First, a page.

MRI of the corpus callosum in multiple sclerosis: Association with disability

Arzu Ozturk, S. A. Smith, E. M. Gordon-Lipkin, D. M. Harrison, N. Shiee, D. L. Pham, B. S. Caffo, P. A. Calabresi, D. S. Reich

Research output: Contribution to journalArticlepeer-review

108 Scopus citations

Abstract

Inflammatory demyelination and axon damage in the corpus callosum are prominent features of multiple sclerosis (MS) and may partially account for impaired performance on complex tasks. The objective of this article was to characterize quantitative callosal MRI abnormalities and their association with disability. In 69 participants with MS and 29 healthy volunteers, lesional and extralesional callosal MRI indices were estimated via diffusion tensor tractography. expanded disability status scale (EDSS) and MS functional composite (MSFC) scores were recorded in 53 of the participants with MS. All tested callosal MRI indices were diffusely abnormal in MS. EDSS score was correlated only with age (r = 0.51). Scores on the overall MSFC and its paced serial auditory addition test (PASAT) and 9-hole peg test components were correlated with callosal fractional anisotropy (r = 0.27, 0.35, and 0.31, respectively) and perpendicular diffusivity (r = -0.29, -0.30, and -0.31) but not with overall callosal volume or callosal lesion volume; the PASAT score was more weakly correlated with callosal magnetization-transfer ratio (r = 0.21). Anterior callosal abnormalities were associated with impaired PASAT performance and posterior abnormalities with slow performance on the 9-hole peg test. In conclusion, abnormalities in the corpus callosum can be assessed with quantitative MRI and are associated with cognitive and complex upper-extremity dysfunction in MS.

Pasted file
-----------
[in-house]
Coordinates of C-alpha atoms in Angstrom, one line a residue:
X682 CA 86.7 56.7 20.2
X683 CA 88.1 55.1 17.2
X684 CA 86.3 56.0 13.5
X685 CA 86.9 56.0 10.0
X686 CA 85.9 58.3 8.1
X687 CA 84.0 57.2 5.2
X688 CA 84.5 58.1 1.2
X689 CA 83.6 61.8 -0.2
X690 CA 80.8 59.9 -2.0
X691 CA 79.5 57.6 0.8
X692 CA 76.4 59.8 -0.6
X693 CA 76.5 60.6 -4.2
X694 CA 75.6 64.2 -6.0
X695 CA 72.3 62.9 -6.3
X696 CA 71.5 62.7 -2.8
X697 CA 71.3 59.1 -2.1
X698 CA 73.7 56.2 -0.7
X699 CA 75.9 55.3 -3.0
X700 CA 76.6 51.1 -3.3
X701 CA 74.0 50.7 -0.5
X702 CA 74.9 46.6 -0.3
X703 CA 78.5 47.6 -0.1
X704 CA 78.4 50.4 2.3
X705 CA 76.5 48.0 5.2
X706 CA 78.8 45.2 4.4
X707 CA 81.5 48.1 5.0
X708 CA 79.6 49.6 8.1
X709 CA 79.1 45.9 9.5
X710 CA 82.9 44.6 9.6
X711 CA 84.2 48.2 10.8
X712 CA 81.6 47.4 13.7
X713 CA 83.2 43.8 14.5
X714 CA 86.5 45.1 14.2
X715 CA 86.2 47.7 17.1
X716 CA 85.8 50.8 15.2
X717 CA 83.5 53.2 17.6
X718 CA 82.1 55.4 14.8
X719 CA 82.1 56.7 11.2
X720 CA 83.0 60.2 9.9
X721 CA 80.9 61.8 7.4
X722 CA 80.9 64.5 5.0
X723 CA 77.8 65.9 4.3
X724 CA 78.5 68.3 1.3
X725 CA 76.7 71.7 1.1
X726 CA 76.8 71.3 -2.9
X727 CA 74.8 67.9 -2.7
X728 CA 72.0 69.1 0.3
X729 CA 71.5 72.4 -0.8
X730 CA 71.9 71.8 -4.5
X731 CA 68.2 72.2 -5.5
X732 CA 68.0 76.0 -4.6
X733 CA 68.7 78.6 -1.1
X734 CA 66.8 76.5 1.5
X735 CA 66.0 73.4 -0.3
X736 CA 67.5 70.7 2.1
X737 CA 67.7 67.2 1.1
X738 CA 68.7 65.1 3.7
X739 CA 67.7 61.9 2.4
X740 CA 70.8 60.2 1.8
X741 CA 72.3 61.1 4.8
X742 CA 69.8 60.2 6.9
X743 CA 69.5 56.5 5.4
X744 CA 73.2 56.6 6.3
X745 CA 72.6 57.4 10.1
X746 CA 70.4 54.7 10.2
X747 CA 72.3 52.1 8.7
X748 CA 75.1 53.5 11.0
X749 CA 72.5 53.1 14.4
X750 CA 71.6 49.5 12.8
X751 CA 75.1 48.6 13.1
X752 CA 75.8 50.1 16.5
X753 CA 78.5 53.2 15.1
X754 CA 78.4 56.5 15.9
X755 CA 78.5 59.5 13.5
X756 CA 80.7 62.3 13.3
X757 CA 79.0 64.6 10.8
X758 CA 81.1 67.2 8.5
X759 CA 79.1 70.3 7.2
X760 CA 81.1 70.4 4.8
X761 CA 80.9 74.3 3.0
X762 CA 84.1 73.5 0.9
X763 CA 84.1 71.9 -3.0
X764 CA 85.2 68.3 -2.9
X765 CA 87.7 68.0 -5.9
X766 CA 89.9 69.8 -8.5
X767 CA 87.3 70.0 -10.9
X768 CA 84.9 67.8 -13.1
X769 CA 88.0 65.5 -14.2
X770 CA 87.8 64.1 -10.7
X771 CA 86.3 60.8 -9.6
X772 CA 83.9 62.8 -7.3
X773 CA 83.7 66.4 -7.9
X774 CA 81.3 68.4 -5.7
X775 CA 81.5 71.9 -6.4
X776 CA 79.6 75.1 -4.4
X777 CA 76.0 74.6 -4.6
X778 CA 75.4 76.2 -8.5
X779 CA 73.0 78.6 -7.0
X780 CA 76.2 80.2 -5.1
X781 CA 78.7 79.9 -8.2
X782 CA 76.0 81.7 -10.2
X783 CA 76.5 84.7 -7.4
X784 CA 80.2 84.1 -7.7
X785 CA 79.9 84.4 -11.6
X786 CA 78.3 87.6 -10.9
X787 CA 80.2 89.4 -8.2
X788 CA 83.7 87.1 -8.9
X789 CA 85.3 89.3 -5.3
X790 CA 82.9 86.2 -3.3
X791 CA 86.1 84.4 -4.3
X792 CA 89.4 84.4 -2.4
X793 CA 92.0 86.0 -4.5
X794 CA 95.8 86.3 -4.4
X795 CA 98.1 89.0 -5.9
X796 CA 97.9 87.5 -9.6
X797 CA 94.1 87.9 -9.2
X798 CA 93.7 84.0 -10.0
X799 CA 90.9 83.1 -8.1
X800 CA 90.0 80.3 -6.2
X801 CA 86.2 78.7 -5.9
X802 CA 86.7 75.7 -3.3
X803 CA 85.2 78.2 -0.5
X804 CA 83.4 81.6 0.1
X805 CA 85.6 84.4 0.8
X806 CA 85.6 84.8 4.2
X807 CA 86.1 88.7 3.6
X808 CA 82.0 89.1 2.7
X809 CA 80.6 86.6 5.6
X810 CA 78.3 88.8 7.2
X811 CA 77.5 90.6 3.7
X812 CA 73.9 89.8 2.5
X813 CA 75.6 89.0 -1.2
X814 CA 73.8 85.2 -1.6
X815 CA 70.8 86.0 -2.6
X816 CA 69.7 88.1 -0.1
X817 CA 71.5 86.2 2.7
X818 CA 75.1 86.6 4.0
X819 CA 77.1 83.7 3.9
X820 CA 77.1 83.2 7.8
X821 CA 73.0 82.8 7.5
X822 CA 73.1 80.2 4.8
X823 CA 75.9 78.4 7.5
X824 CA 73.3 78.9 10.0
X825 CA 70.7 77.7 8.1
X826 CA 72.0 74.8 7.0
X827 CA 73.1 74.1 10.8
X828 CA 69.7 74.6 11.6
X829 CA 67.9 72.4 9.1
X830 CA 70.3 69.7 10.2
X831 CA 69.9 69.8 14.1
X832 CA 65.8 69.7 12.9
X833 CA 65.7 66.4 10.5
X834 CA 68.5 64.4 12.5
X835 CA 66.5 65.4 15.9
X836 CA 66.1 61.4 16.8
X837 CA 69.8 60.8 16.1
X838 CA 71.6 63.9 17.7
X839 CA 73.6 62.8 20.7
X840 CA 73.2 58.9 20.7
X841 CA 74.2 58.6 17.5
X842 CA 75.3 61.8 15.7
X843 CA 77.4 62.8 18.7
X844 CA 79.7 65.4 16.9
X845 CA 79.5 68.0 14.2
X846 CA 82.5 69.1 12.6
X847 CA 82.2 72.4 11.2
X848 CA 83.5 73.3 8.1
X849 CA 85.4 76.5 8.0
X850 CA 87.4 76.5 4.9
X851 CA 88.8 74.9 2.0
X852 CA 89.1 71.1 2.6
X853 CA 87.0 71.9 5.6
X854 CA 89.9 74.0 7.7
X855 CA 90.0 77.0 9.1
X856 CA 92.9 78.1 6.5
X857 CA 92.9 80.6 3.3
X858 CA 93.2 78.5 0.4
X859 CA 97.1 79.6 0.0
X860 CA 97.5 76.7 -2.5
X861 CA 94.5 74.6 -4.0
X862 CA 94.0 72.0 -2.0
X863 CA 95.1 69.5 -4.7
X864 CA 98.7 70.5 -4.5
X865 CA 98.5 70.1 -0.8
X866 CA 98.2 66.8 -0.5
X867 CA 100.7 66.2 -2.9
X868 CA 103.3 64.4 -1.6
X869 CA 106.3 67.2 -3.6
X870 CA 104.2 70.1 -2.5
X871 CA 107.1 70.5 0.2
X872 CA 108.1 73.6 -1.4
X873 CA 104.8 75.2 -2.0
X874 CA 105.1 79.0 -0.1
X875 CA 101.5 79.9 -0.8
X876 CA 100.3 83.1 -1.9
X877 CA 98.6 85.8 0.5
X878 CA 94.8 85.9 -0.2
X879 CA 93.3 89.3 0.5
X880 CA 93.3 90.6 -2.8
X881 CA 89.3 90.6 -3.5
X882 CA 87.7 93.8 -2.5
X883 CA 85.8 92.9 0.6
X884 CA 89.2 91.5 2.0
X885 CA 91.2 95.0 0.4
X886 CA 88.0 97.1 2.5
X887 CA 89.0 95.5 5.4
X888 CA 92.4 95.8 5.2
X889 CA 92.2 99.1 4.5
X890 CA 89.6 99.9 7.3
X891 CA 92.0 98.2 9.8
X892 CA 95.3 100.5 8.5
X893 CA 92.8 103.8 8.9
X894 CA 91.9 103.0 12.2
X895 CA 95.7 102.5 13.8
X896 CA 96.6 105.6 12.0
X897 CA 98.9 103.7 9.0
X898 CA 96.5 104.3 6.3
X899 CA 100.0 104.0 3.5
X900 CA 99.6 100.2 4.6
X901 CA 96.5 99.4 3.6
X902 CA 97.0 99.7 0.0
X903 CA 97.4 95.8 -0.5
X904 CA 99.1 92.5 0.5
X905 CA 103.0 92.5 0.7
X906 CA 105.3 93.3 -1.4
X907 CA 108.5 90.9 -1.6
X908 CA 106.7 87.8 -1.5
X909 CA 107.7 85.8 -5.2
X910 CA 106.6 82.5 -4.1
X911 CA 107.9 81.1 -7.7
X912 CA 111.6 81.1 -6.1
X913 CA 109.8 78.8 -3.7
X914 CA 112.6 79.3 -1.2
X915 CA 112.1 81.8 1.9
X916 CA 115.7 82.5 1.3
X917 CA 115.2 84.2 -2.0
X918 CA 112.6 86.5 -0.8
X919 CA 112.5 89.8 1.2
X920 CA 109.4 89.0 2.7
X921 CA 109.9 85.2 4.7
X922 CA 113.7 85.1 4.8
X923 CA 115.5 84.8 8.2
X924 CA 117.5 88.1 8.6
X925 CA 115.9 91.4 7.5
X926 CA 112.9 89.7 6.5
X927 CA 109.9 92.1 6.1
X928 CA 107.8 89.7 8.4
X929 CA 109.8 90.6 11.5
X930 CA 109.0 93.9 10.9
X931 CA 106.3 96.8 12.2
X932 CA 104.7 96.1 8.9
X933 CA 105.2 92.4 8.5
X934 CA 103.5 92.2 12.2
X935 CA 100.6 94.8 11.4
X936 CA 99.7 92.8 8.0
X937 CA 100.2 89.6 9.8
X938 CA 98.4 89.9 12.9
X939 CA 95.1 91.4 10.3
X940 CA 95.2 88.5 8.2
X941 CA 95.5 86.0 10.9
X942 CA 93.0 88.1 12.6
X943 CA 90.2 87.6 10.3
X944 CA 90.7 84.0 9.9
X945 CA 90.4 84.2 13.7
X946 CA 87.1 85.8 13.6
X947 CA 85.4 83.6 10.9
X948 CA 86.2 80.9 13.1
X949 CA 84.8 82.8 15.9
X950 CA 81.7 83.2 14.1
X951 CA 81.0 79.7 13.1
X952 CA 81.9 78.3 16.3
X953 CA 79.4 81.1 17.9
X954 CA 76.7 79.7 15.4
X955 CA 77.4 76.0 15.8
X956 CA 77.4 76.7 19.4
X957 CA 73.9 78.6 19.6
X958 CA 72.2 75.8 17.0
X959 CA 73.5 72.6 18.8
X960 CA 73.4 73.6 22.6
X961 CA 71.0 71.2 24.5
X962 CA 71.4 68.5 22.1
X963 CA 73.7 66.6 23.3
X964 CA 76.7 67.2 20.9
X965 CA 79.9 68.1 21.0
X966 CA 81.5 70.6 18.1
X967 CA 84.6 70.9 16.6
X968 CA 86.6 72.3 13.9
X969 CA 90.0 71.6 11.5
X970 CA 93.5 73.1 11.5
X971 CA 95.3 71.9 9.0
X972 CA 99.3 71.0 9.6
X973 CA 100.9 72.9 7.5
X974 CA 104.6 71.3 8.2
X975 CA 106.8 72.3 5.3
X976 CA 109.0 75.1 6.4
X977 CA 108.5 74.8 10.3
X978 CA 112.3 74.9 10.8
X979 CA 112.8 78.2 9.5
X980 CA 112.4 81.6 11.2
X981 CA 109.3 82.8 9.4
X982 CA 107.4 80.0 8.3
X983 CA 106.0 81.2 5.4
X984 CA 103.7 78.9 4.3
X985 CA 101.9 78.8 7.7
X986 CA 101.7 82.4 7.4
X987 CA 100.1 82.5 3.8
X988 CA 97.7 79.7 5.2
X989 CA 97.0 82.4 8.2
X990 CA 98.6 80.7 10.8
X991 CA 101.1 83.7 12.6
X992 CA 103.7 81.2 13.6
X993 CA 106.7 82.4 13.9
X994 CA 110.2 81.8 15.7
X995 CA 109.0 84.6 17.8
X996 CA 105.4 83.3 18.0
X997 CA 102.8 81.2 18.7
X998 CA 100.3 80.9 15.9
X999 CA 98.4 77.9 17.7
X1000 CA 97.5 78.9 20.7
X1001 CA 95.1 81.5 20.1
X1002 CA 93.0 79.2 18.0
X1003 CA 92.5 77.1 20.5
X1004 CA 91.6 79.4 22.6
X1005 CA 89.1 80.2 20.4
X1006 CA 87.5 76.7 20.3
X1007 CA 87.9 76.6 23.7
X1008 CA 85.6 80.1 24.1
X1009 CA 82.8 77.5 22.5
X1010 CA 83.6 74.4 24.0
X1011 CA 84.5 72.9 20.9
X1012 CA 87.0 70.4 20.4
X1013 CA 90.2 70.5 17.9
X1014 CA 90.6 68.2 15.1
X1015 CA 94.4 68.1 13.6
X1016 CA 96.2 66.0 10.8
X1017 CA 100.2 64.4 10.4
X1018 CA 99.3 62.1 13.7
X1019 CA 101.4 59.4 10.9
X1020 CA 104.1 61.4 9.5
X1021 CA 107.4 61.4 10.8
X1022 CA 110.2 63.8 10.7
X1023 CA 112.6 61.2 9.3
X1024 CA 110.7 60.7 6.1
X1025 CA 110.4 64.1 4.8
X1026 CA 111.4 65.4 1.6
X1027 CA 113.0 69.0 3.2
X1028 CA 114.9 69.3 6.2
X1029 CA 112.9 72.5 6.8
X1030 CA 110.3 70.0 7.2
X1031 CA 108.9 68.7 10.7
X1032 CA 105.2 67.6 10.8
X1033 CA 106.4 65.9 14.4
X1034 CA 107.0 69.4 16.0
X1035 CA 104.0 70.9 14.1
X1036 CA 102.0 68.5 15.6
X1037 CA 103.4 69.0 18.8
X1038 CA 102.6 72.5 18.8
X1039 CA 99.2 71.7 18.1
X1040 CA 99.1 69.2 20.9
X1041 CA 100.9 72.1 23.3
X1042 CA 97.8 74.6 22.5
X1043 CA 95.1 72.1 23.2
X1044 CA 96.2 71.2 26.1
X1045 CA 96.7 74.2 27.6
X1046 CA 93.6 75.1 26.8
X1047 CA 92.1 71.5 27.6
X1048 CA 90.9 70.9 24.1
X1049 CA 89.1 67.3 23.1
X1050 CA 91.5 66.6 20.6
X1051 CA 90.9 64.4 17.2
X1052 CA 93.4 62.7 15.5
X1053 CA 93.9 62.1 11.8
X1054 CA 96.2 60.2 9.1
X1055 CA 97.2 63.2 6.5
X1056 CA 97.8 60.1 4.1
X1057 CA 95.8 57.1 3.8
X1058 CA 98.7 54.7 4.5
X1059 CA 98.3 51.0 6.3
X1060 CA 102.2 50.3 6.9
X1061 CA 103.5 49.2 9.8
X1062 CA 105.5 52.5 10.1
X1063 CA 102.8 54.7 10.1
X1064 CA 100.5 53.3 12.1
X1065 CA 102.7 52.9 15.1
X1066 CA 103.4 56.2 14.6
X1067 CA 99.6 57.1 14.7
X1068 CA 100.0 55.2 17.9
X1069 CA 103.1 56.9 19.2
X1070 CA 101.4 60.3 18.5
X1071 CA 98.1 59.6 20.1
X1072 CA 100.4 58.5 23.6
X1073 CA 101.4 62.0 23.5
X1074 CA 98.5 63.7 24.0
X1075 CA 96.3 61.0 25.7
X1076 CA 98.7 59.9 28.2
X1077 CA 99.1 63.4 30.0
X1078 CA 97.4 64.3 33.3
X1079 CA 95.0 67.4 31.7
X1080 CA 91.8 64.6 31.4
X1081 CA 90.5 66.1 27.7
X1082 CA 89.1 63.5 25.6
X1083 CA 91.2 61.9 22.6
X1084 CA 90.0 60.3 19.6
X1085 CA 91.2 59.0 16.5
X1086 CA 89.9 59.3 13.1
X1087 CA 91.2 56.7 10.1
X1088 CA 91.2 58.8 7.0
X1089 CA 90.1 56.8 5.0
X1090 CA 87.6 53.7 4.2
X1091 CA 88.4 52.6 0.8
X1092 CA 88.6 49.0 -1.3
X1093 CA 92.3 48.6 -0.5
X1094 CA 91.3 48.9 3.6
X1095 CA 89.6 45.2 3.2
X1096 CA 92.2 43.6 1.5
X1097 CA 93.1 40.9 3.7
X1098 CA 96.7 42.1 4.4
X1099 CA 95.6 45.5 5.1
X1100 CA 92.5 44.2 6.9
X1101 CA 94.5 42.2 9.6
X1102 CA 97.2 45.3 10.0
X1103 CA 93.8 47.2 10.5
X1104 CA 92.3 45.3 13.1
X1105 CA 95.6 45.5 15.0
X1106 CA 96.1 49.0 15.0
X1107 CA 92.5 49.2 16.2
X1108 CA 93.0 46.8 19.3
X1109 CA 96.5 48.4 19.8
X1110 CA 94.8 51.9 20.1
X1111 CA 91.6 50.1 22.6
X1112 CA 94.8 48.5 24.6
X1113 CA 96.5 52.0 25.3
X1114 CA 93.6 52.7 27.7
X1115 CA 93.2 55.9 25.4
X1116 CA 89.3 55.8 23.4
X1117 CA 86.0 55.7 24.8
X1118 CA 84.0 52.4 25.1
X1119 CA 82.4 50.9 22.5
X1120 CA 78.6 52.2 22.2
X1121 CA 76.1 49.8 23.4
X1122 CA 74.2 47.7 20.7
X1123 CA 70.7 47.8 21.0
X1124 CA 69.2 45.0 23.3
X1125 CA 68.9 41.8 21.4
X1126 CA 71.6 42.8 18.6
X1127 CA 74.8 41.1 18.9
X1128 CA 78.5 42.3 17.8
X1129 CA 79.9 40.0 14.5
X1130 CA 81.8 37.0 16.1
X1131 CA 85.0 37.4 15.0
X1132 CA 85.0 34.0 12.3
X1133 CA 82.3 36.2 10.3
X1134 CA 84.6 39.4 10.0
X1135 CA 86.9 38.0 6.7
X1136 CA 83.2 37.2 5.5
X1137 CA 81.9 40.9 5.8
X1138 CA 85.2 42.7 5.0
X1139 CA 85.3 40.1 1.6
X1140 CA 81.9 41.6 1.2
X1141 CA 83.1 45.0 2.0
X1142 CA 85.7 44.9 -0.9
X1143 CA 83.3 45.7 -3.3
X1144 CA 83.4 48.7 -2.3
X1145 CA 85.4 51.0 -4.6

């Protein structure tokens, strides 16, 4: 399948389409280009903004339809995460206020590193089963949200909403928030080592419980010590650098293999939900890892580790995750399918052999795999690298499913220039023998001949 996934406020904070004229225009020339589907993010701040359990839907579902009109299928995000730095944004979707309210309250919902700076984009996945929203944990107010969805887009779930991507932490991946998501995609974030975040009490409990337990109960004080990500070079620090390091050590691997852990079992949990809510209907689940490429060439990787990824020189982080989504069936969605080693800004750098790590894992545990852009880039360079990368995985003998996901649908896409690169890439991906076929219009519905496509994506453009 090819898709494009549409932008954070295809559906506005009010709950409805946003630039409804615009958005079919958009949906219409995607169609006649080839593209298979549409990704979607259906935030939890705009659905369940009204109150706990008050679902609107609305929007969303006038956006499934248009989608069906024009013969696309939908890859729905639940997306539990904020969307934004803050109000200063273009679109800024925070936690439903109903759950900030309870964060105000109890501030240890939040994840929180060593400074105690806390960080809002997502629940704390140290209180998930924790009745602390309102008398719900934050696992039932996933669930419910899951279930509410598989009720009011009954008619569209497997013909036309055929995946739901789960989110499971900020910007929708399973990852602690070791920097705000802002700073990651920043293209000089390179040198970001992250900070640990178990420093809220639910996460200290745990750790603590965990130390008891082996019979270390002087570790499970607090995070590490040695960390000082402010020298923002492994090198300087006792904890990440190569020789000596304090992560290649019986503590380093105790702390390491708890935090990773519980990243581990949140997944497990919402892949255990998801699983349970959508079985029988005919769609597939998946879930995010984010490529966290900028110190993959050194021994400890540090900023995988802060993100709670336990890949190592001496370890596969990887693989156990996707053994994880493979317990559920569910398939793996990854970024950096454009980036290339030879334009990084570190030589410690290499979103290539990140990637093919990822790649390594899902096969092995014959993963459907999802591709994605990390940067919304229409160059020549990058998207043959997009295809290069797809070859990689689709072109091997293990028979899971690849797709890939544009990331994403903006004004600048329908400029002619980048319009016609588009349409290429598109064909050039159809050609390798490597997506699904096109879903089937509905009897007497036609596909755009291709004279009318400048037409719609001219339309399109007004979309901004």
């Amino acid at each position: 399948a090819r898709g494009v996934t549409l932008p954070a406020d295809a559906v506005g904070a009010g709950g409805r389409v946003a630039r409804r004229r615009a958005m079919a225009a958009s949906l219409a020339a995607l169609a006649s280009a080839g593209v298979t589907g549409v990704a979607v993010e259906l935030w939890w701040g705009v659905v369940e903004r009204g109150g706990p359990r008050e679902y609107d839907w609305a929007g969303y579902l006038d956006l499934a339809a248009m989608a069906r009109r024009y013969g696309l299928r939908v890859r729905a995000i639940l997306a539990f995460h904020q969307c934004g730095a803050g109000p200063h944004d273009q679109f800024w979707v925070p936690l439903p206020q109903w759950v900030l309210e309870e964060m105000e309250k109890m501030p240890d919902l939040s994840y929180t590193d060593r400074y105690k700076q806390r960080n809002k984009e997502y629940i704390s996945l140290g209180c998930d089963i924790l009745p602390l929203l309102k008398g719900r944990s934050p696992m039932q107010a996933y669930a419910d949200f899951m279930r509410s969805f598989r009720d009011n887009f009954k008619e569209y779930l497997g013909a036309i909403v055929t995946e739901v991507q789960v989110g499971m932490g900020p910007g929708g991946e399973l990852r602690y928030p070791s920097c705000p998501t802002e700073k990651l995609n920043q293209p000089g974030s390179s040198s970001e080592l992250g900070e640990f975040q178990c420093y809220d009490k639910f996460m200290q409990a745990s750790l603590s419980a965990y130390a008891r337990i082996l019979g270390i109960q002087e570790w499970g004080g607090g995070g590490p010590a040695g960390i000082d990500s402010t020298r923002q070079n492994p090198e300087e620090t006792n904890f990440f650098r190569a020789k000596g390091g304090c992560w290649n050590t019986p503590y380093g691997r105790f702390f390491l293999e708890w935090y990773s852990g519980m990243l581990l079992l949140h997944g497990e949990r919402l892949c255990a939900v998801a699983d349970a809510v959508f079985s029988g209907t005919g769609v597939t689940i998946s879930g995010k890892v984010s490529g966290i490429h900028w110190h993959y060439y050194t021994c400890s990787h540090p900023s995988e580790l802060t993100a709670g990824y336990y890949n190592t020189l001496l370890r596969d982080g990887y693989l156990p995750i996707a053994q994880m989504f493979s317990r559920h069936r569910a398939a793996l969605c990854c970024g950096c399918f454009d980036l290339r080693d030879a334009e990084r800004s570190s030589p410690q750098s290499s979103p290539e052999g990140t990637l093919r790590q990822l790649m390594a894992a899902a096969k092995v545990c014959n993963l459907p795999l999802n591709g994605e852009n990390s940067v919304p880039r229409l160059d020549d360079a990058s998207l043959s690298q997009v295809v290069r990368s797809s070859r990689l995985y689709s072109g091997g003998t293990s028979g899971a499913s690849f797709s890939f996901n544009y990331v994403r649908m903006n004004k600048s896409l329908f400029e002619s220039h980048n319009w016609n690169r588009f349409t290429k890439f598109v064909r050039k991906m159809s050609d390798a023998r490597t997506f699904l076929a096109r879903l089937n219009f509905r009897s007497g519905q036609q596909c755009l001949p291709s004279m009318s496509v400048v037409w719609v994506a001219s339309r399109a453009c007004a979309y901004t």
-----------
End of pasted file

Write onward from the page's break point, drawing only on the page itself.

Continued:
Original languageEnglish (US)
Pages (from-to)166-177
Number of pages12
JournalMultiple Sclerosis
Volume16
Issue number2
DOIs
StatePublished - Feb 2010
Externally publishedYes

Keywords

  • Cognition
  • Corpus callosum
  • Diffusion tensor imaging
  • Magnetic resonance imaging
  • Magnetization transfer imaging
  • Multiple sclerosis

ASJC Scopus subject areas

  • Clinical Neurology
  • Neurology

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